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Influence of Octahedral Cation Distribution in Montmorillonite on Interlayer Hydrogen Counter-Ion Retention Strength via First-Principles Calculations

Published online by Cambridge University Press:  01 January 2024

Yayu W. Li*
Department of Plant Science and Landscape Architecture, University of Connecticut, Storrs, CT 06269-4067, USA
Cristian P. Schulthess
Department of Plant Science and Landscape Architecture, University of Connecticut, Storrs, CT 06269-4067, USA
Kevin Co
Department of Material Science and Engineering, University of Connecticut, Storrs, CT 06269, USA
Sanjubala Sahoo
Department of Material Science and Engineering, University of Connecticut, Storrs, CT 06269, USA
S. Pamir Alpay
Department of Material Science and Engineering, University of Connecticut, Storrs, CT 06269, USA Department of Physics, University of Connecticut, Storrs, CT 06269, USA
*E-mail address of corresponding author:


Although multiple types of adsorption sites have long been observed in montmorillonite, a consistent explanation about the chemical structure of these adsorption sites has not yet been established. Identifying the cation interlayer adsorption sites based on the octahedral cation distribution on montmorillonite was investigated in this study by using a Density Functional Theory (DFT) simulation. A clay structural model (H[Al6MgFe]Si16O40(OH)8) with a similar composition to Wyoming SWy-1 montmorillonite was built, where two octahedral Al were respectively substituted by Fe and Mg, and H+ was the charge compensating cation. This model had twenty-one different possible configurations as a function of the distribution of octahedral Al, Fe, and Mg cations. The DFT simulations of 15 of these different configurations showed no preference for the formation of any configuration with a specific octahedral Fe-Mg distance. However, the H+ adsorption energy was separated into three distinct groups based on the number of octahedral jumps from Fe to Mg atoms. The H+ adsorption energy significantly decreased with increasing number of octahedral jumps from Fe to Mg. Assuming an even probability of occurrence of 21 octahedral structures in montmorillonite, the percentages of these three groups are 43, 43, and 14%, respectively, which are very close to the three major sites on montmorillonite from published cation adsorption data. These DFT simulations offer an entirely new explanation for the location and chemical structure of the three major adsorption sites on montmorillonite, namely, all three sites are in the interlayer, and their adsorption strengths are a function of the number of octahedral jumps from Fe to Mg atoms.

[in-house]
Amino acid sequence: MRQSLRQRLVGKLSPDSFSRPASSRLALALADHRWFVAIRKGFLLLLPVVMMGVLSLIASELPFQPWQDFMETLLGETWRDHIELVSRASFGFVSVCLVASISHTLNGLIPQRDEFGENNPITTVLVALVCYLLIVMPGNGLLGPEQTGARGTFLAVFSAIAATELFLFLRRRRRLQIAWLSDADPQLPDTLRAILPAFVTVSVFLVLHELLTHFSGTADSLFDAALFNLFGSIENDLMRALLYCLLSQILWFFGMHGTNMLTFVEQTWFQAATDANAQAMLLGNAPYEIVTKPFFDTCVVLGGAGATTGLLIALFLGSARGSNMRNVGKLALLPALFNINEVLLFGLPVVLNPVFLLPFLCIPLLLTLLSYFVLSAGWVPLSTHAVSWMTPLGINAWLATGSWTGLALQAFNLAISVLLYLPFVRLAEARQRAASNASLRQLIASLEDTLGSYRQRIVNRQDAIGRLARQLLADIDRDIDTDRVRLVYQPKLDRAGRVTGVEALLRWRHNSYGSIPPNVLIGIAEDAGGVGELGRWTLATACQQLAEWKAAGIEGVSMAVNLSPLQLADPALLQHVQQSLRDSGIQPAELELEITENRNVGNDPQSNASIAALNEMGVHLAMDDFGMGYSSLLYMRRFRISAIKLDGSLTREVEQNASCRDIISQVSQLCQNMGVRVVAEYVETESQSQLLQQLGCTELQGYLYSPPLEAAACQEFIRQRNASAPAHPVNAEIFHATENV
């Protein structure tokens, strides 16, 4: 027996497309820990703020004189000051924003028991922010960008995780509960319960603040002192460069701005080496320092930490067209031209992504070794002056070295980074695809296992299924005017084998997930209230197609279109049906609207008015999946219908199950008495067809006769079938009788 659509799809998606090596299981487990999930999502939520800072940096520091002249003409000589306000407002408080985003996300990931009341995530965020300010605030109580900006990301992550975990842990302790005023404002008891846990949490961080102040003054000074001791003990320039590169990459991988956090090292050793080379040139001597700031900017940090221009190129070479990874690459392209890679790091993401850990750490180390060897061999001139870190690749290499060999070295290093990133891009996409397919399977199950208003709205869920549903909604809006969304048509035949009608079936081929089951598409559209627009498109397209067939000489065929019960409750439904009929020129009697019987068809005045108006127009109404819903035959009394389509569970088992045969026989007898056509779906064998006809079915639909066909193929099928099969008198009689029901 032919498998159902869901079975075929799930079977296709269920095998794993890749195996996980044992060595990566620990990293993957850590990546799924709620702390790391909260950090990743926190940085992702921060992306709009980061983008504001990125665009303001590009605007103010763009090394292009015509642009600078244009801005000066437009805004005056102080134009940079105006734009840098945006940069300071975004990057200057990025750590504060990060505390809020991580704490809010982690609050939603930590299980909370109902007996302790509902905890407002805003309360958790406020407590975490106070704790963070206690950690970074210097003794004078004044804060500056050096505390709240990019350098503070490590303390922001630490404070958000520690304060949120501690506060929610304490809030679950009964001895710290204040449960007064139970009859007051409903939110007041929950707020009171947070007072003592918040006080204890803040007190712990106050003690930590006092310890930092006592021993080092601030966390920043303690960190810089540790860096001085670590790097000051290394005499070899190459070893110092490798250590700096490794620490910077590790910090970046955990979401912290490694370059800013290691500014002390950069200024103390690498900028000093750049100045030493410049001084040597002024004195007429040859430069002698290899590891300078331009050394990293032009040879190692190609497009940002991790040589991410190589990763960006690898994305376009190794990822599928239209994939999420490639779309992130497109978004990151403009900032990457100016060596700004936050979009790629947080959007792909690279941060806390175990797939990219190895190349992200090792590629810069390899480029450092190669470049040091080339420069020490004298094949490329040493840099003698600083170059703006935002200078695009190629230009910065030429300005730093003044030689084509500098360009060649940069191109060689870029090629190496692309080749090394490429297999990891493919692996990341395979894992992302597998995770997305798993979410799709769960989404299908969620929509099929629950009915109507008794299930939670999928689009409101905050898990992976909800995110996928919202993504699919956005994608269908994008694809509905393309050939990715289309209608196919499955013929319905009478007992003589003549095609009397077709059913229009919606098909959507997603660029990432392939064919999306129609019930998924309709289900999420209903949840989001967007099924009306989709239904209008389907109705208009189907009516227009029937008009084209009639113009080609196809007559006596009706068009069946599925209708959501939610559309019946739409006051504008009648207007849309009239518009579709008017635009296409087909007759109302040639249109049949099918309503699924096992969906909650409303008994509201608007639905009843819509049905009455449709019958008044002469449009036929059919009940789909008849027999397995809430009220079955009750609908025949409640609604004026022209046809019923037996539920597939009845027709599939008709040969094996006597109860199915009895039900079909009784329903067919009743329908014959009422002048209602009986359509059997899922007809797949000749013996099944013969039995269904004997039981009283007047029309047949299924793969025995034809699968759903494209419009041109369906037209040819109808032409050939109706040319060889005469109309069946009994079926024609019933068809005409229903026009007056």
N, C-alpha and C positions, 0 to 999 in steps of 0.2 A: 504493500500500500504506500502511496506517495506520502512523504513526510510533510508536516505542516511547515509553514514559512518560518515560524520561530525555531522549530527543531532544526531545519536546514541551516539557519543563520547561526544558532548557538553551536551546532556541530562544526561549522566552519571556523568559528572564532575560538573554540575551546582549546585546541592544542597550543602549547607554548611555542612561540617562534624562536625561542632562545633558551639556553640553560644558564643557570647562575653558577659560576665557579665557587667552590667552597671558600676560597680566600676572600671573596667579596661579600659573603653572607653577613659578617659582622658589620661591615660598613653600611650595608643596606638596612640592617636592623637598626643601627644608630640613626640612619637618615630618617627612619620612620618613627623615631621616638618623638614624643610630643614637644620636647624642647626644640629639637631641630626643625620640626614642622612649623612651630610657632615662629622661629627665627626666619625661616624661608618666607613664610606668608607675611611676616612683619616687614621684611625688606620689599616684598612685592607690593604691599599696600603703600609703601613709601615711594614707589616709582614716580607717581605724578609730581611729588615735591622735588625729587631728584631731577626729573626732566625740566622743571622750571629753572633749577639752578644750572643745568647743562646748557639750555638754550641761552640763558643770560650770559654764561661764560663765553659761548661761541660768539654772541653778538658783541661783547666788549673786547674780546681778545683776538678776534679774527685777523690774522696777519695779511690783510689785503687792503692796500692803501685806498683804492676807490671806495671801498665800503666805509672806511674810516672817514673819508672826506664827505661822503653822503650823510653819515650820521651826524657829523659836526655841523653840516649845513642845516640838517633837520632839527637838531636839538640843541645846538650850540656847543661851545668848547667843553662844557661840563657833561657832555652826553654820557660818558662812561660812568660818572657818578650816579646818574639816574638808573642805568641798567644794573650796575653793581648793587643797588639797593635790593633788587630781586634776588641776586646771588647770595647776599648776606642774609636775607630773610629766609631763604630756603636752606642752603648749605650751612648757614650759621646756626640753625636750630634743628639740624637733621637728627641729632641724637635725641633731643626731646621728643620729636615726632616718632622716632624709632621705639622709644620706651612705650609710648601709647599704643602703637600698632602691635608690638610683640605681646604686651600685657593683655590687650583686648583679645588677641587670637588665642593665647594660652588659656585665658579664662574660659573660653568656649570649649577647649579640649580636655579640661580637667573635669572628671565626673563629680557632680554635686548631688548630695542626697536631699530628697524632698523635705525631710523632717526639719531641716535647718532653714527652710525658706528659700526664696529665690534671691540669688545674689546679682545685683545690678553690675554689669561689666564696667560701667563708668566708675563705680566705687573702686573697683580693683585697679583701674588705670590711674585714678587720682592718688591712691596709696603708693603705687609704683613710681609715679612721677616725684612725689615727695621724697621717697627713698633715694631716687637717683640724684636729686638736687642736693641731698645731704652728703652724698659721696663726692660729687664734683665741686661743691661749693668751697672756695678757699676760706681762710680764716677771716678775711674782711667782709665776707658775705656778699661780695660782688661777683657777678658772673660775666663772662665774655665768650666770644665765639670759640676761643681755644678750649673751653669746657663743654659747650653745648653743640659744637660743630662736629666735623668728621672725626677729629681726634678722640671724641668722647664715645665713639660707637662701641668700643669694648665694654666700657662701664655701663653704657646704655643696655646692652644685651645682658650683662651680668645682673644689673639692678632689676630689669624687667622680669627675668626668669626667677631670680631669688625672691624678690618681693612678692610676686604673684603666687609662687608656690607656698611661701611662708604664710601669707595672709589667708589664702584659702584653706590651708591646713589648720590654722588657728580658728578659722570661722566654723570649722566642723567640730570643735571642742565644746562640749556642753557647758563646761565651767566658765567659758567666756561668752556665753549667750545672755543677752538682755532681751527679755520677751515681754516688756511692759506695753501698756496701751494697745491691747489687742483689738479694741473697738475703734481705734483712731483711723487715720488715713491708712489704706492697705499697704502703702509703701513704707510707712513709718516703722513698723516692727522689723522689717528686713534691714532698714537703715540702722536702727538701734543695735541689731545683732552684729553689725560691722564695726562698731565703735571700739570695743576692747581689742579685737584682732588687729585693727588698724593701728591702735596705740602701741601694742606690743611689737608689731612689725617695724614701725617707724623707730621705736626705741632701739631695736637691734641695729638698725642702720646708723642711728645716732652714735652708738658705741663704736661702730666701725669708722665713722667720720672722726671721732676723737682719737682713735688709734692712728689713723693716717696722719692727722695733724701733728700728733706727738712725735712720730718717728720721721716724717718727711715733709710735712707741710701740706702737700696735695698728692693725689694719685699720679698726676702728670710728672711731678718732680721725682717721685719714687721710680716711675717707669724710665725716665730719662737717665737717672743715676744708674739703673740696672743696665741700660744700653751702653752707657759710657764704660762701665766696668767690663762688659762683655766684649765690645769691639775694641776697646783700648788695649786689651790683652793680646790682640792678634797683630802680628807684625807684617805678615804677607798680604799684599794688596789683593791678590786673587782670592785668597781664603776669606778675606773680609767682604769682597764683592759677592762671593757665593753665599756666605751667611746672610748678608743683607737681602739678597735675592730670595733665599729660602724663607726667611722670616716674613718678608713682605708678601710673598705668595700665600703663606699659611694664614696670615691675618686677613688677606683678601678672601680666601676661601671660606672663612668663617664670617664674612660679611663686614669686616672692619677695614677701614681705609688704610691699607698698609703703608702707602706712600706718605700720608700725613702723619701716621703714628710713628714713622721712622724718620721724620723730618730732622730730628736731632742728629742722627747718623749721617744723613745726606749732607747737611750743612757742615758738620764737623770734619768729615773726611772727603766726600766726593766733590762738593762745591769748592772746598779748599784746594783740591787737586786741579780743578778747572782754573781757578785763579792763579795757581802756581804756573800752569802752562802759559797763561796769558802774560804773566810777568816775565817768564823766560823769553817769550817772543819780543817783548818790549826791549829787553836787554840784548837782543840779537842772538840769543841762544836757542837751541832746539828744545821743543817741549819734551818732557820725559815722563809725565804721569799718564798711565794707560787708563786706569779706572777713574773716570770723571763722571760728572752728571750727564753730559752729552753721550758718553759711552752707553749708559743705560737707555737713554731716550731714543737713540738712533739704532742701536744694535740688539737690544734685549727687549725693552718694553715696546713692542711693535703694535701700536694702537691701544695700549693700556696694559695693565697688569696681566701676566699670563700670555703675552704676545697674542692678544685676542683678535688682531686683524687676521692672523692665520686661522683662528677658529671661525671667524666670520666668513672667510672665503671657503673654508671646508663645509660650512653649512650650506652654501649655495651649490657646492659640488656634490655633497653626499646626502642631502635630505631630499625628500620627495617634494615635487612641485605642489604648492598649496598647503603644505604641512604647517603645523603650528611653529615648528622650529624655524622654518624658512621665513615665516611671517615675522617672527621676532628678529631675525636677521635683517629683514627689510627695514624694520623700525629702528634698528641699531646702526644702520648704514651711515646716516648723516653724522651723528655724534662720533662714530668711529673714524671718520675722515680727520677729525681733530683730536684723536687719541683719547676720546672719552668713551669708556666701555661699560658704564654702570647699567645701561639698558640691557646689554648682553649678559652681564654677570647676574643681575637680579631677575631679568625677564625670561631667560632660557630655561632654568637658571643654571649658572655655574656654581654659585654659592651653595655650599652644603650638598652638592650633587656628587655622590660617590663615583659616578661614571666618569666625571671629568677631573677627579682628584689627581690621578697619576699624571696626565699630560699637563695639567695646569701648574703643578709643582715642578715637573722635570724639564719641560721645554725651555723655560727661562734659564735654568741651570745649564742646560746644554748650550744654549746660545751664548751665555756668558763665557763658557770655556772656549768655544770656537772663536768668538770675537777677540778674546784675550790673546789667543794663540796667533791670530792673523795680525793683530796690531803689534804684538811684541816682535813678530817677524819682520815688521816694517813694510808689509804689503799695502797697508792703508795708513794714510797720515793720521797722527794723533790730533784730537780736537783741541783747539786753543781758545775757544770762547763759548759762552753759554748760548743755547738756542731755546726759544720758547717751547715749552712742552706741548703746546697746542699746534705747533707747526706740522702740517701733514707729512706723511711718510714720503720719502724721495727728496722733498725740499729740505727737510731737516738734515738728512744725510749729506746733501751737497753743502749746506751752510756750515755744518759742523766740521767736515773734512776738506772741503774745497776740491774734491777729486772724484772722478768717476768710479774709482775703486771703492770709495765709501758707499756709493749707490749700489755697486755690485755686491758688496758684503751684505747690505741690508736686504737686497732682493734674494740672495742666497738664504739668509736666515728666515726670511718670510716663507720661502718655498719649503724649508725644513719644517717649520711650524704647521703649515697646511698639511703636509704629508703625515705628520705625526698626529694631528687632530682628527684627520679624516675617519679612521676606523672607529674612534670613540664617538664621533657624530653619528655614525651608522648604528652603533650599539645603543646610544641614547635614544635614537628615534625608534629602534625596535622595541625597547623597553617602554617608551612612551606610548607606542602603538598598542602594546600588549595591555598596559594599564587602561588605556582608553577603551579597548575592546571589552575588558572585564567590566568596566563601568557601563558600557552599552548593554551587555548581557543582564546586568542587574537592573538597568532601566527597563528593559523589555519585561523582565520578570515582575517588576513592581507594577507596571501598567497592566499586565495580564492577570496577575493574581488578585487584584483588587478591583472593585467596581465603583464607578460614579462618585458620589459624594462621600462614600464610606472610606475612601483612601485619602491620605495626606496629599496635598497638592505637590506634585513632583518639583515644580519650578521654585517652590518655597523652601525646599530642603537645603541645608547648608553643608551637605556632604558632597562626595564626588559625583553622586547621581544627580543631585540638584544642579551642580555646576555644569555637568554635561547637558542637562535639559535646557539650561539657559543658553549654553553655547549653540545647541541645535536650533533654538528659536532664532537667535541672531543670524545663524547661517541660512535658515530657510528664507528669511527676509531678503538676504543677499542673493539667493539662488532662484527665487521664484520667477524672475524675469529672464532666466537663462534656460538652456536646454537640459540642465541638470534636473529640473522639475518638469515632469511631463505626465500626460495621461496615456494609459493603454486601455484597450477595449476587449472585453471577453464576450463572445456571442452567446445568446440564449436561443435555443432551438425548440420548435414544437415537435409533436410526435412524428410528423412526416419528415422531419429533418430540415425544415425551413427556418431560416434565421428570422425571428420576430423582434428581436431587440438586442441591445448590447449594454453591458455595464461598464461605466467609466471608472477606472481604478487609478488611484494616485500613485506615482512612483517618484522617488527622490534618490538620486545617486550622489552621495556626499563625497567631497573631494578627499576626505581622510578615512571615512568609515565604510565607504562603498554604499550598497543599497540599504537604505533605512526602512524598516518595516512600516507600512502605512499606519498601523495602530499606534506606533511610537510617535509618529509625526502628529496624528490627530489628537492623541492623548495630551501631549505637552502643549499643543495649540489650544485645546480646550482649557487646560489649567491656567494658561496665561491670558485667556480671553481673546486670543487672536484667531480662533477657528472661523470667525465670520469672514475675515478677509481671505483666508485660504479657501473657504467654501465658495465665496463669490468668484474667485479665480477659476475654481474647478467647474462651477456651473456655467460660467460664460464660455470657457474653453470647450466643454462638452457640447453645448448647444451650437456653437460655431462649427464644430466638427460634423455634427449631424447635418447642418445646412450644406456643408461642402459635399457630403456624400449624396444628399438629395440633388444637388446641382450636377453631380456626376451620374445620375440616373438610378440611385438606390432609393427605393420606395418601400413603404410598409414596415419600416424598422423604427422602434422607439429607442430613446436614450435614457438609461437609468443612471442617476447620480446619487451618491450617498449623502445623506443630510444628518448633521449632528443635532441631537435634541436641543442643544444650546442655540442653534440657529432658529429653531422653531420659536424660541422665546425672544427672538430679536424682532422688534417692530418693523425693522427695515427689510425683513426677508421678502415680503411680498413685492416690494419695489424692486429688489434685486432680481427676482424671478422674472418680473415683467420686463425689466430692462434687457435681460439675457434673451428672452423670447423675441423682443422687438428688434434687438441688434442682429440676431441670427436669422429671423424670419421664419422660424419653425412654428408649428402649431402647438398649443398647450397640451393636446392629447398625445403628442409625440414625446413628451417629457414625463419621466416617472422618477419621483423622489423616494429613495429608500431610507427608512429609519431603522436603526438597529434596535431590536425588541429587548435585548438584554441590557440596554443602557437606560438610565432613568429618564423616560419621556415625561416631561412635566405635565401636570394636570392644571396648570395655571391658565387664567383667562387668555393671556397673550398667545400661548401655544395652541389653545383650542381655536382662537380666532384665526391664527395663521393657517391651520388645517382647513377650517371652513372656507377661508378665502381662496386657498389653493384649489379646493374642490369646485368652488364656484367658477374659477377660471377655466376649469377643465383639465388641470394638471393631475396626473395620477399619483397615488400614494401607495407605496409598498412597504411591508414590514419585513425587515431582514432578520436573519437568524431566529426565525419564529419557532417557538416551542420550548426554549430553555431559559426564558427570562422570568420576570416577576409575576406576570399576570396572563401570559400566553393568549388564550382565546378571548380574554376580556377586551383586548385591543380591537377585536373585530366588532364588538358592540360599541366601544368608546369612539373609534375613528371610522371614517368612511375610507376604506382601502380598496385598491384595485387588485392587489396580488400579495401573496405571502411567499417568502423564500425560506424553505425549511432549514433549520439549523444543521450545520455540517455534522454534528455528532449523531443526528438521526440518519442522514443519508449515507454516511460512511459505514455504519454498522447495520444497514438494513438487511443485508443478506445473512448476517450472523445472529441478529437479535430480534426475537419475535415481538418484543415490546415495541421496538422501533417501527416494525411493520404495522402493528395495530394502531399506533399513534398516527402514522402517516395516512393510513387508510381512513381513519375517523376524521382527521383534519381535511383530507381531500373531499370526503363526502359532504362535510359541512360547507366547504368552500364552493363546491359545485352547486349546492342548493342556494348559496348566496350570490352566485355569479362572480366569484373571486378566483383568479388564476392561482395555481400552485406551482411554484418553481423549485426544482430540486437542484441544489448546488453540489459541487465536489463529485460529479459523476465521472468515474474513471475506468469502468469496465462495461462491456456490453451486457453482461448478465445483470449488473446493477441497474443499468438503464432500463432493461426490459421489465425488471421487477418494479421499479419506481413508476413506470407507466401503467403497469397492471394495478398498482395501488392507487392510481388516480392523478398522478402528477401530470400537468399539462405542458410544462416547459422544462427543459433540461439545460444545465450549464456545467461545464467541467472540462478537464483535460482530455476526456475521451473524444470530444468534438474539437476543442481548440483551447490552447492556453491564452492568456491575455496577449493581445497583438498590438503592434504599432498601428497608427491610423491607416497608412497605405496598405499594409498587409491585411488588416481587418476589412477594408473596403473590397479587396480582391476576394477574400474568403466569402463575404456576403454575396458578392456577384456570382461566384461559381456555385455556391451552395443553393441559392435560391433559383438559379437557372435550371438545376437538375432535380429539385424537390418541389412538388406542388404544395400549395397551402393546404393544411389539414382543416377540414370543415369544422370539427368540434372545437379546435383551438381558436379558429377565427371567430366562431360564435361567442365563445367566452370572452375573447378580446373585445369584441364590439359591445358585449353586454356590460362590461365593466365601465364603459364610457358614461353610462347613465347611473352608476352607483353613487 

Copyright © Clay Minerals Society 2020

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